National Day of Truth and Reconciliation Sees Growing Partnerships

Krystine Therriault - Seaway News
National Day of Truth and Reconciliation Sees Growing Partnerships
L to R: Back Row: Norma McDonald (Superintendent, CDSBEO), District Chief Dwayne Thomas (MCA), Kelty Grant (UCDSB Indigenous Education Team member), Councilor Elaine MacDonald (City of Cornwall), Bill Loshaw (Superintendent, UCDSB), Colby Demerchant (CDSBEO Indigenous Education Team member); Front Row: Melissa Mader-Tardif (CDSBEO Indigenous Education Team member), Ryan Jacobs (UCDSB Indigenous Education Team member), Brenda Rivers (Indigenous Education Council Chair, CDSBEO), Donna Lahache (Director, AMBE), Denise Jackson (Superintendent, AMBE), Allen Smoke (CDSBEO Indigenous Education Team member) (Photo : Krystine Therriault/Seaway News)

National Day of Truth and Reconciliation, also known as Orange Shirt Day, will be held at Lamoureux Park on Saturday, September 30th, 2023.

The first National Day of Truth and Reconciliation took place in 2021 to honour the children who died while attending residential schools in Canada and the impacts that the residential school system still have on families and communities today.

Representatives from the Mohawk Council of Akwesasne (MCA), City of Cornwall, Ahkwesasne Mohawk Board of Education (AMBE), Upper Canada District School Board (UCDSB), and Catholic District School Board of Eastern Ontario (CDSBEO) gathered at the Lamoureux Park clocktower for a flag raising ceremony on Thursday.

“I’m glad to be here today,” said Donna Lahache, Director of the Ahkwesahsne Mohawk Board of Education, “I think that it shows the changes that are happening and the strong partnership that we have with the Upper Canada school board and the Catholic board. I think it’s really important that we continue to work together to ensure that culture and language are represented in the schools and that all of the children have the opportunity to learn about Mohawk culture.”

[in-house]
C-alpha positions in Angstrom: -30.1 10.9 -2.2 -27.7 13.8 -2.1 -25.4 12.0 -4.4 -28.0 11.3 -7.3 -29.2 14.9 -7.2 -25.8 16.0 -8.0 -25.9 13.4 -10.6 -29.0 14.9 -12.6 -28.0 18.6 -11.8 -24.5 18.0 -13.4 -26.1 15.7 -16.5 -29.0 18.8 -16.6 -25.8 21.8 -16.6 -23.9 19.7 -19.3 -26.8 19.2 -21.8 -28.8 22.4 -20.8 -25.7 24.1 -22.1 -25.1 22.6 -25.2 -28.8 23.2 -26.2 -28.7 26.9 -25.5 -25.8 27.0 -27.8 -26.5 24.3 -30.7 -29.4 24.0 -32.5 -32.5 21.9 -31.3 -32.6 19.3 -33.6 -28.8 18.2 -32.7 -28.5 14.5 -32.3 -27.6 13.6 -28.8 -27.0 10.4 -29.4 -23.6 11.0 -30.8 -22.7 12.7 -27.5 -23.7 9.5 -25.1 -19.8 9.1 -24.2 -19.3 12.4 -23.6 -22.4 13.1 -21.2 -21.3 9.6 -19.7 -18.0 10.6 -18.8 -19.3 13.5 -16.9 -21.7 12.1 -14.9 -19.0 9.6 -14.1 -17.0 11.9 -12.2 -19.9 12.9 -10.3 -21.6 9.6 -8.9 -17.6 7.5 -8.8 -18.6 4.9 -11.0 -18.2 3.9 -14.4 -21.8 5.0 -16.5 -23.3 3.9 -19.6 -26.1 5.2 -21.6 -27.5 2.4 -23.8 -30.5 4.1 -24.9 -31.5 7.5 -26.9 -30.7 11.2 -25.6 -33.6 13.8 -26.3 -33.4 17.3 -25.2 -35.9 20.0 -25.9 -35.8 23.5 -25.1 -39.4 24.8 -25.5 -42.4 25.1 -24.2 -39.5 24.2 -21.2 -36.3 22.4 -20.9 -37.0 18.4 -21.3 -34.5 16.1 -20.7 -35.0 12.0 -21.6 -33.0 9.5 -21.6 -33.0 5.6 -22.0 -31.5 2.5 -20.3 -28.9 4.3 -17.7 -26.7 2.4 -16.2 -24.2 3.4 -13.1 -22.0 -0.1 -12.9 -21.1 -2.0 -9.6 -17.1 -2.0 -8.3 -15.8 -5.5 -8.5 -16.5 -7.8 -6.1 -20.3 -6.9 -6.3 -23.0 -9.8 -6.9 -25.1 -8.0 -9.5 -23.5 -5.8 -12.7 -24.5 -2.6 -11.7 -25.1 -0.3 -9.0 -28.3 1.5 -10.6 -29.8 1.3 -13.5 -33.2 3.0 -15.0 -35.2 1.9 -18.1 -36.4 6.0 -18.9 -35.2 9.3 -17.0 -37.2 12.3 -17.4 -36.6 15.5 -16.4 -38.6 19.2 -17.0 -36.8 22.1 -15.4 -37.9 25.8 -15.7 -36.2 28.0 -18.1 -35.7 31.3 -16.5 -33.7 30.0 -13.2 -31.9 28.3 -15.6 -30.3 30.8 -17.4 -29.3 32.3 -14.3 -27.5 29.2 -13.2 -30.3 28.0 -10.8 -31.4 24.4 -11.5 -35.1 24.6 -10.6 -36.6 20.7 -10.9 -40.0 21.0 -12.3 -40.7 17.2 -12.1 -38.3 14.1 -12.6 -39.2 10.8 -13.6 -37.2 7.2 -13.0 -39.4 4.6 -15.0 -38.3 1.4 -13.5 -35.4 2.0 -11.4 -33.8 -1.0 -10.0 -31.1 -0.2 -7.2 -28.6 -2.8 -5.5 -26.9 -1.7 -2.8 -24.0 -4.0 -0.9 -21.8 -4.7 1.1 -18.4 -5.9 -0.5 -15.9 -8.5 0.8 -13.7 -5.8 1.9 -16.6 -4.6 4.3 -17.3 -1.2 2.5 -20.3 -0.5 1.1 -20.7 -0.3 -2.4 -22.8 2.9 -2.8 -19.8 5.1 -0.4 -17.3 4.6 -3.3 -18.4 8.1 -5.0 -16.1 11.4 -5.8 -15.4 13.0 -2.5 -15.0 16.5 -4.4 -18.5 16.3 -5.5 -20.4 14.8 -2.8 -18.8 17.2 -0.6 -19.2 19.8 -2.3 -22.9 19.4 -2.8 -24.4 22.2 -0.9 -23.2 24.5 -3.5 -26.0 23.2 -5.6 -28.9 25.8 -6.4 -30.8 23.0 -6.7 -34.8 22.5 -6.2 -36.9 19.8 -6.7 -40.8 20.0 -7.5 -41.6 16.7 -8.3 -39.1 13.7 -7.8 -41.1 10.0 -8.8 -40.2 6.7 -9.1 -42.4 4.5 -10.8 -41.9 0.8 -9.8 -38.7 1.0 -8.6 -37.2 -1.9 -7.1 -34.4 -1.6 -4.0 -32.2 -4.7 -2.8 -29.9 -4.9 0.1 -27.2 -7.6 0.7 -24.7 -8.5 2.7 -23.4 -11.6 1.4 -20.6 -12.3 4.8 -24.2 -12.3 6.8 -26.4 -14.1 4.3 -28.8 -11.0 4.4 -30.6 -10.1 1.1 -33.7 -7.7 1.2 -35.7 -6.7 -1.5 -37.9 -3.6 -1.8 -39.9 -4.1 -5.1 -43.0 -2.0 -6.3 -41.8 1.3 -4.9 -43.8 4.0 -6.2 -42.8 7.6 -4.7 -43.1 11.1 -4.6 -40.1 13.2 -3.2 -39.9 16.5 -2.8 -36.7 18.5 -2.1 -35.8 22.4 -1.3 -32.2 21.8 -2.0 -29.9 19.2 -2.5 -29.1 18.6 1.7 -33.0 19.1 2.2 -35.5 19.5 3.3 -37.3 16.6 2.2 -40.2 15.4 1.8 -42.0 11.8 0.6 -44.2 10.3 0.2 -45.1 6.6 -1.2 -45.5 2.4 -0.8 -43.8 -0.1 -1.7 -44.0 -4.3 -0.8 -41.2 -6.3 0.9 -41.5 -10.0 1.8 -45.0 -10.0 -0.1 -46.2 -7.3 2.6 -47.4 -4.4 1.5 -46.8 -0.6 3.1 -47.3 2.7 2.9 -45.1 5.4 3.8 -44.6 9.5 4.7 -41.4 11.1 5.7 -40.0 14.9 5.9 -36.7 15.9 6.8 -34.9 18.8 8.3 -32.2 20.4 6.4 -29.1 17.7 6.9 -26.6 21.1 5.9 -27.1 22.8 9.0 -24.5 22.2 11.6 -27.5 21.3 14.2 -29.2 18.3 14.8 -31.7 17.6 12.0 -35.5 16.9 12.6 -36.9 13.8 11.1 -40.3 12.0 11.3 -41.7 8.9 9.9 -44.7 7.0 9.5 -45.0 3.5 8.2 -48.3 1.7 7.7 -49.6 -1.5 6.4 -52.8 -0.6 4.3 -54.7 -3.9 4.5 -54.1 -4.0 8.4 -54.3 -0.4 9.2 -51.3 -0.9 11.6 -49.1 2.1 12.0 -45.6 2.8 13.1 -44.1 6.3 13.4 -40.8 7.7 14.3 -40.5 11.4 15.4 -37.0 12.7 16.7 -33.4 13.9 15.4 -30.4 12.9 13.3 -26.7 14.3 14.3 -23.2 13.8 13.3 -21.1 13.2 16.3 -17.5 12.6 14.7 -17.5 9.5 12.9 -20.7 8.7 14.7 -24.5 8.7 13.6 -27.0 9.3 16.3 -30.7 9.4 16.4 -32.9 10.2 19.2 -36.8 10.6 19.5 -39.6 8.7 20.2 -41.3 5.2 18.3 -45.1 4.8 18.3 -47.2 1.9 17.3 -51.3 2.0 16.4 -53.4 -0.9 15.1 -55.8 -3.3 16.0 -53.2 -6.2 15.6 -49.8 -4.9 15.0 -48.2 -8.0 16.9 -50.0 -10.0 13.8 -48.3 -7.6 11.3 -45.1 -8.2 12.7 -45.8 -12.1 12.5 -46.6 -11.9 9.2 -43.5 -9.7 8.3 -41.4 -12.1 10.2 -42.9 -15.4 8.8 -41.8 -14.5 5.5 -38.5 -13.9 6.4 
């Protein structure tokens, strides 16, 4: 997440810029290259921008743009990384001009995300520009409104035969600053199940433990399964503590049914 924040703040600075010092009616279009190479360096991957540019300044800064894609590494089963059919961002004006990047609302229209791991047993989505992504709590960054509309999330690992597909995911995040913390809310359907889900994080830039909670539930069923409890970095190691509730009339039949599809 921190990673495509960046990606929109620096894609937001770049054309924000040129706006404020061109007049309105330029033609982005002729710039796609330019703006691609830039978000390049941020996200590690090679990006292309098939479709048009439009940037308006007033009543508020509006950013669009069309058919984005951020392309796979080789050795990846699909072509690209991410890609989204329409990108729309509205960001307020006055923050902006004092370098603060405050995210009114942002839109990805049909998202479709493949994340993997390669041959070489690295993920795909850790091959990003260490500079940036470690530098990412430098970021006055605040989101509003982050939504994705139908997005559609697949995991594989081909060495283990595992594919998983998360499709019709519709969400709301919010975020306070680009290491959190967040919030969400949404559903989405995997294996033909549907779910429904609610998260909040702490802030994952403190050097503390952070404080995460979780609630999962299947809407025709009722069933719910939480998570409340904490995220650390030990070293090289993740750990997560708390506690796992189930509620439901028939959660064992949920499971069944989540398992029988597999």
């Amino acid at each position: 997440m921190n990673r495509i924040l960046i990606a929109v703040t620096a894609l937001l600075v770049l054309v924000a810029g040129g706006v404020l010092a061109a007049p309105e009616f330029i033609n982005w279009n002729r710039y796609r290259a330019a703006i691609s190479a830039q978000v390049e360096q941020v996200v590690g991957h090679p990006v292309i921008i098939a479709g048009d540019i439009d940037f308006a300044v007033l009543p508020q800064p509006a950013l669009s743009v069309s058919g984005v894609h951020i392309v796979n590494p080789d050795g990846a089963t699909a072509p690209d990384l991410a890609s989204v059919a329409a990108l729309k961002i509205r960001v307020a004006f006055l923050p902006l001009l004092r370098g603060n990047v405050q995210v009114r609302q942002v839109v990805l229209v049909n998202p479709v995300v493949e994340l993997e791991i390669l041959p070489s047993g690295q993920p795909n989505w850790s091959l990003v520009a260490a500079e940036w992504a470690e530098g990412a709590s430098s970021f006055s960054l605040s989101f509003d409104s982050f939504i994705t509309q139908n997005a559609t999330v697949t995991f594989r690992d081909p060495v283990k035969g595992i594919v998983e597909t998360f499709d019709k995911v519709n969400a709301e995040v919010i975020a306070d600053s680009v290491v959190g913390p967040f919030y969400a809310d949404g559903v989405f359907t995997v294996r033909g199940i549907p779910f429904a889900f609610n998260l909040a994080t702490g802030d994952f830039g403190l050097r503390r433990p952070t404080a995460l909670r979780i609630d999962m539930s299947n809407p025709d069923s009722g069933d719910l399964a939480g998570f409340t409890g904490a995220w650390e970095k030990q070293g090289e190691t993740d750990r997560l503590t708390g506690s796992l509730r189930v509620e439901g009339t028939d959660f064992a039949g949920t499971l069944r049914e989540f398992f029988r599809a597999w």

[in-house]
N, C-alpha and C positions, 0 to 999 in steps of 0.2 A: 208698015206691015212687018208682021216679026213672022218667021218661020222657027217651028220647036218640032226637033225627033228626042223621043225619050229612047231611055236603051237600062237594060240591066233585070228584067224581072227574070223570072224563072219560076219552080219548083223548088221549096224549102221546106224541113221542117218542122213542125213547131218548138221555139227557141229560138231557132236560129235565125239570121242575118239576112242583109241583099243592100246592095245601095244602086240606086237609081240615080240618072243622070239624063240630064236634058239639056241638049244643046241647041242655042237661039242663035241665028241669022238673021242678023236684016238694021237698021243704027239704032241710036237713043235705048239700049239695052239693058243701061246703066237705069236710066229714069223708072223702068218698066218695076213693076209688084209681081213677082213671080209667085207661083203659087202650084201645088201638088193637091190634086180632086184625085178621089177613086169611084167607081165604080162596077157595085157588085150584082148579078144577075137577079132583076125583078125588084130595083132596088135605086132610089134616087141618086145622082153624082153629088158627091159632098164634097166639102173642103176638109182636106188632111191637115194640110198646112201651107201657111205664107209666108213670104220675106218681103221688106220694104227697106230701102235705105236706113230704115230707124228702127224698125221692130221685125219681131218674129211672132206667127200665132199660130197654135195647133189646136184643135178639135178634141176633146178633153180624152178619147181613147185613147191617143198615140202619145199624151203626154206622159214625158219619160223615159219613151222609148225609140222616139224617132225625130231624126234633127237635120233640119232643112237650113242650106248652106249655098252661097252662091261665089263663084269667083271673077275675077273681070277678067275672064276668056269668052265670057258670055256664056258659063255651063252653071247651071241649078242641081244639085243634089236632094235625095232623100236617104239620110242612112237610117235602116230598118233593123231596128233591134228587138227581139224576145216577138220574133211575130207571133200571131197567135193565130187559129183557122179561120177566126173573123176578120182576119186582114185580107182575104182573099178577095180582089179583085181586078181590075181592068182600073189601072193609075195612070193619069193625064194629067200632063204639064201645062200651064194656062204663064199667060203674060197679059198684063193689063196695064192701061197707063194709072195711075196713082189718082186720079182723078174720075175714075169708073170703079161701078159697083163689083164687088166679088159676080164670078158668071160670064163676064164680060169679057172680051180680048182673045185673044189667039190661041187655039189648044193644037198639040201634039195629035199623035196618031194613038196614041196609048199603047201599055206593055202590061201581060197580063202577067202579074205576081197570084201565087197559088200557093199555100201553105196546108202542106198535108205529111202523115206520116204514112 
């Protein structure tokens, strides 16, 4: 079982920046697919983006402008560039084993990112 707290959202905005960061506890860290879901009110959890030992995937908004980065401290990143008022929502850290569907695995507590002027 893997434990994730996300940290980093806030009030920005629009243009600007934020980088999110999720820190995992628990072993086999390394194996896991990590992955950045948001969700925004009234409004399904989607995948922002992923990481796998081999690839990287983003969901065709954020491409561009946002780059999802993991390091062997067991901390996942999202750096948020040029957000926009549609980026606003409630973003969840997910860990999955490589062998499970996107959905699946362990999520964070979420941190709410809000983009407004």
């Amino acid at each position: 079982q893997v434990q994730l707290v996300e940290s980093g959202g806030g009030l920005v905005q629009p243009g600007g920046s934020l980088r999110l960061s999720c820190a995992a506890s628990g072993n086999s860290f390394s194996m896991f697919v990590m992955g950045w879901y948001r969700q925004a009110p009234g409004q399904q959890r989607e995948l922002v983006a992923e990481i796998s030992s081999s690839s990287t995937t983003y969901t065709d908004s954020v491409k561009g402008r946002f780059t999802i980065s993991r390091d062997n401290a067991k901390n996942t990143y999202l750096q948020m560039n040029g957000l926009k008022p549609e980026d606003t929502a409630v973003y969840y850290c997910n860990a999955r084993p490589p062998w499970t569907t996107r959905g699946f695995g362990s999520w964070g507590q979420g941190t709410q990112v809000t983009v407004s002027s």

Last year, the flag raising was a partnership between the Mohawk Council of Akwesasne, City of Cornwall, and CDSBEO. This year, the AMBE and UCSDB also took part.

“Our council fully supports any initiative that’s going to create a bigger bridge between us and our neighbours in Akwesasne,” shared Councillor Elaine MacDonald, honoured to attend in place of Mayor Justin Towndale, who was at a funeral, “Anything we can do to enhance the ease of truth and reconciliation is, I would say priority number one of council. I apologize that we haven’t done more in the years that have gone by, but we are certainly committed to that goal going forward.”

Those who attended Orange Shirt Day last year in Lamoureux Park will notice some changes this year, including interactive activities to inspire learning about Mohawk culture and a focus on speeches from residential school survivors rather than local dignitaries.

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